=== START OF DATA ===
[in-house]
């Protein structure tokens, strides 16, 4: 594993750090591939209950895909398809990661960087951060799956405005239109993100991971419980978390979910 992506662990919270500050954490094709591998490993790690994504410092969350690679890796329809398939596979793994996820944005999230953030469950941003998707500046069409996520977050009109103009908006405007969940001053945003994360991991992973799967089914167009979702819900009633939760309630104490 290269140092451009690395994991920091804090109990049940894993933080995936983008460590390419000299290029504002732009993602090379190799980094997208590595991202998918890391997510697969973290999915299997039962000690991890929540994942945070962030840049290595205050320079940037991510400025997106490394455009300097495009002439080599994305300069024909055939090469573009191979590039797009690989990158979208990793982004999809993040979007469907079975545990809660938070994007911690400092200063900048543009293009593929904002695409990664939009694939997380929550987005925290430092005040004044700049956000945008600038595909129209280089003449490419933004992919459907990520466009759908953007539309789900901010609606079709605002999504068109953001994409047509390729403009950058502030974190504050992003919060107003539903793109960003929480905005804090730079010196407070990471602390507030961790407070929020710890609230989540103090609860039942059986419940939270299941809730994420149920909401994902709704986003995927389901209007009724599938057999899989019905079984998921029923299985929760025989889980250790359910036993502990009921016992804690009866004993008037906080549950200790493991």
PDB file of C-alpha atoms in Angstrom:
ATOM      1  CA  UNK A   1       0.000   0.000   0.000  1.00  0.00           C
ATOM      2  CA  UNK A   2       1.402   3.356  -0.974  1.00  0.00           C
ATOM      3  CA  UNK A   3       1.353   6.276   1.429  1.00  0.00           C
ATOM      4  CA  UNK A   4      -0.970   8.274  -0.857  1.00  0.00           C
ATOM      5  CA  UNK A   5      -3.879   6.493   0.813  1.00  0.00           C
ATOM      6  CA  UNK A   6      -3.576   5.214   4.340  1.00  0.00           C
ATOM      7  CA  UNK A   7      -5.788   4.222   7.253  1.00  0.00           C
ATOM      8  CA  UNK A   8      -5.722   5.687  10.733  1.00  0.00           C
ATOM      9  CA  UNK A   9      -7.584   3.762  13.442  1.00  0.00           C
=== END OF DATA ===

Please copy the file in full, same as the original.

[in-house]
């Protein structure tokens, strides 16, 4: 594993750090591939209950895909398809990661960087951060799956405005239109993100991971419980978390979910 992506662990919270500050954490094709591998490993790690994504410092969350690679890796329809398939596979793994996820944005999230953030469950941003998707500046069409996520977050009109103009908006405007969940001053945003994360991991992973799967089914167009979702819900009633939760309630104490 290269140092451009690395994991920091804090109990049940894993933080995936983008460590390419000299290029504002732009993602090379190799980094997208590595991202998918890391997510697969973290999915299997039962000690991890929540994942945070962030840049290595205050320079940037991510400025997106490394455009300097495009002439080599994305300069024909055939090469573009191979590039797009690989990158979208990793982004999809993040979007469907079975545990809660938070994007911690400092200063900048543009293009593929904002695409990664939009694939997380929550987005925290430092005040004044700049956000945008600038595909129209280089003449490419933004992919459907990520466009759908953007539309789900901010609606079709605002999504068109953001994409047509390729403009950058502030974190504050992003919060107003539903793109960003929480905005804090730079010196407070990471602390507030961790407070929020710890609230989540103090609860039942059986419940939270299941809730994420149920909401994902709704986003995927389901209007009724599938057999899989019905079984998921029923299985929760025989889980250790359910036993502990009921016992804690009866004993008037906080549950200790493991």
PDB file of C-alpha atoms in Angstrom:
ATOM      1  CA  UNK A   1       0.000   0.000   0.000  1.00  0.00           C
ATOM      2  CA  UNK A   2       1.402   3.356  -0.974  1.00  0.00           C
ATOM      3  CA  UNK A   3       1.353   6.276   1.429  1.00  0.00           C
ATOM      4  CA  UNK A   4      -0.970   8.274  -0.857  1.00  0.00           C
ATOM      5  CA  UNK A   5      -3.879   6.493   0.813  1.00  0.00           C
ATOM      6  CA  UNK A   6      -3.576   5.214   4.340  1.00  0.00           C
ATOM      7  CA  UNK A   7      -5.788   4.222   7.253  1.00  0.00           C
ATOM      8  CA  UNK A   8      -5.722   5.687  10.733  1.00  0.00           C
ATOM      9  CA  UNK A   9      -7.584   3.762  13.442  1.00  0.00           C